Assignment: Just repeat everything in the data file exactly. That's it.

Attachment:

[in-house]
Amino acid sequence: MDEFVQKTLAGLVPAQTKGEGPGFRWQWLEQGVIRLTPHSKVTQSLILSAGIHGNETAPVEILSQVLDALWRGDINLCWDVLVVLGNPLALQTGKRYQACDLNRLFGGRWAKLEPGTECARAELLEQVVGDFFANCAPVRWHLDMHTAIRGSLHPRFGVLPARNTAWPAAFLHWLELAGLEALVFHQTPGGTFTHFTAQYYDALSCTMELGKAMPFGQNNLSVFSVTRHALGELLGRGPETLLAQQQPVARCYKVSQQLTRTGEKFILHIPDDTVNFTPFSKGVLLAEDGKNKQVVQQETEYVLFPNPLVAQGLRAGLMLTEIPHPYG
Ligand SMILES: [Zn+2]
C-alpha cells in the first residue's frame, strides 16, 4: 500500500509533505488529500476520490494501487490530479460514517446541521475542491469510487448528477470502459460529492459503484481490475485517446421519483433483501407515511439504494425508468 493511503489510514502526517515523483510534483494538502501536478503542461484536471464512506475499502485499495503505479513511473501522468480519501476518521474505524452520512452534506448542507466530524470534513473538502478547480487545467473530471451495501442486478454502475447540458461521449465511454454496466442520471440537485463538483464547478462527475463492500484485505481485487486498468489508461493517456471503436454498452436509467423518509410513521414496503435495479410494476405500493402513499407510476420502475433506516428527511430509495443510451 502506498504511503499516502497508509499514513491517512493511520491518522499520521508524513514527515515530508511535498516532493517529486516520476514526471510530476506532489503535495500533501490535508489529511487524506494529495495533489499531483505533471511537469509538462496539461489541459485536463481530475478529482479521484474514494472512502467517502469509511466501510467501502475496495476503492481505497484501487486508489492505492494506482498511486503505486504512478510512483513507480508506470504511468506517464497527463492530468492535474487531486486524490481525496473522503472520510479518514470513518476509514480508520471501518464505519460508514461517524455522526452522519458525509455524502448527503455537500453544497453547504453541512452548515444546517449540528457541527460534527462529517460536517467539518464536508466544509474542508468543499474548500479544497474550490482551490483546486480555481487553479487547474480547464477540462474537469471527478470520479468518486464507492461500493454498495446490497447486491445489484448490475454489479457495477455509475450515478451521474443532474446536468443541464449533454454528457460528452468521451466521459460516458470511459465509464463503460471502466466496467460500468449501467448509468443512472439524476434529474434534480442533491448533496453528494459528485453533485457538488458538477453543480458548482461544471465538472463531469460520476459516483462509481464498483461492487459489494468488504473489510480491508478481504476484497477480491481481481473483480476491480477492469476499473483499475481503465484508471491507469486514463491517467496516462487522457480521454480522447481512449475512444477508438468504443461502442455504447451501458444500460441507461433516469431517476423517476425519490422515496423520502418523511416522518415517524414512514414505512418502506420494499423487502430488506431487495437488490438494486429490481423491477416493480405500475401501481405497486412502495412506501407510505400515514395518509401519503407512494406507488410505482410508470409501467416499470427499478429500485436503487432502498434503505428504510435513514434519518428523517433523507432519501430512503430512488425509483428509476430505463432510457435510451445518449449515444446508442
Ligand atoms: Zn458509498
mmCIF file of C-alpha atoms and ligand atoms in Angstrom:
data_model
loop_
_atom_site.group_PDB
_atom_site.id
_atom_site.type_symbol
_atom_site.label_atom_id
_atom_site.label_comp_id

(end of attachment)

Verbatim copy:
[in-house]
Amino acid sequence: MDEFVQKTLAGLVPAQTKGEGPGFRWQWLEQGVIRLTPHSKVTQSLILSAGIHGNETAPVEILSQVLDALWRGDINLCWDVLVVLGNPLALQTGKRYQACDLNRLFGGRWAKLEPGTECARAELLEQVVGDFFANCAPVRWHLDMHTAIRGSLHPRFGVLPARNTAWPAAFLHWLELAGLEALVFHQTPGGTFTHFTAQYYDALSCTMELGKAMPFGQNNLSVFSVTRHALGELLGRGPETLLAQQQPVARCYKVSQQLTRTGEKFILHIPDDTVNFTPFSKGVLLAEDGKNKQVVQQETEYVLFPNPLVAQGLRAGLMLTEIPHPYG
Ligand SMILES: [Zn+2]
C-alpha cells in the first residue's frame, strides 16, 4: 500500500509533505488529500476520490494501487490530479460514517446541521475542491469510487448528477470502459460529492459503484481490475485517446421519483433483501407515511439504494425508468 493511503489510514502526517515523483510534483494538502501536478503542461484536471464512506475499502485499495503505479513511473501522468480519501476518521474505524452520512452534506448542507466530524470534513473538502478547480487545467473530471451495501442486478454502475447540458461521449465511454454496466442520471440537485463538483464547478462527475463492500484485505481485487486498468489508461493517456471503436454498452436509467423518509410513521414496503435495479410494476405500493402513499407510476420502475433506516428527511430509495443510451 502506498504511503499516502497508509499514513491517512493511520491518522499520521508524513514527515515530508511535498516532493517529486516520476514526471510530476506532489503535495500533501490535508489529511487524506494529495495533489499531483505533471511537469509538462496539461489541459485536463481530475478529482479521484474514494472512502467517502469509511466501510467501502475496495476503492481505497484501487486508489492505492494506482498511486503505486504512478510512483513507480508506470504511468506517464497527463492530468492535474487531486486524490481525496473522503472520510479518514470513518476509514480508520471501518464505519460508514461517524455522526452522519458525509455524502448527503455537500453544497453547504453541512452548515444546517449540528457541527460534527462529517460536517467539518464536508466544509474542508468543499474548500479544497474550490482551490483546486480555481487553479487547474480547464477540462474537469471527478470520479468518486464507492461500493454498495446490497447486491445489484448490475454489479457495477455509475450515478451521474443532474446536468443541464449533454454528457460528452468521451466521459460516458470511459465509464463503460471502466466496467460500468449501467448509468443512472439524476434529474434534480442533491448533496453528494459528485453533485457538488458538477453543480458548482461544471465538472463531469460520476459516483462509481464498483461492487459489494468488504473489510480491508478481504476484497477480491481481481473483480476491480477492469476499473483499475481503465484508471491507469486514463491517467496516462487522457480521454480522447481512449475512444477508438468504443461502442455504447451501458444500460441507461433516469431517476423517476425519490422515496423520502418523511416522518415517524414512514414505512418502506420494499423487502430488506431487495437488490438494486429490481423491477416493480405500475401501481405497486412502495412506501407510505400515514395518509401519503407512494406507488410505482410508470409501467416499470427499478429500485436503487432502498434503505428504510435513514434519518428523517433523507432519501430512503430512488425509483428509476430505463432510457435510451445518449449515444446508442
Ligand atoms: Zn458509498
mmCIF file of C-alpha atoms and ligand atoms in Angstrom:
data_model
loop_
_atom_site.group_PDB
_atom_site.id
_atom_site.type_symbol
_atom_site.label_atom_id
_atom_site.label_comp_id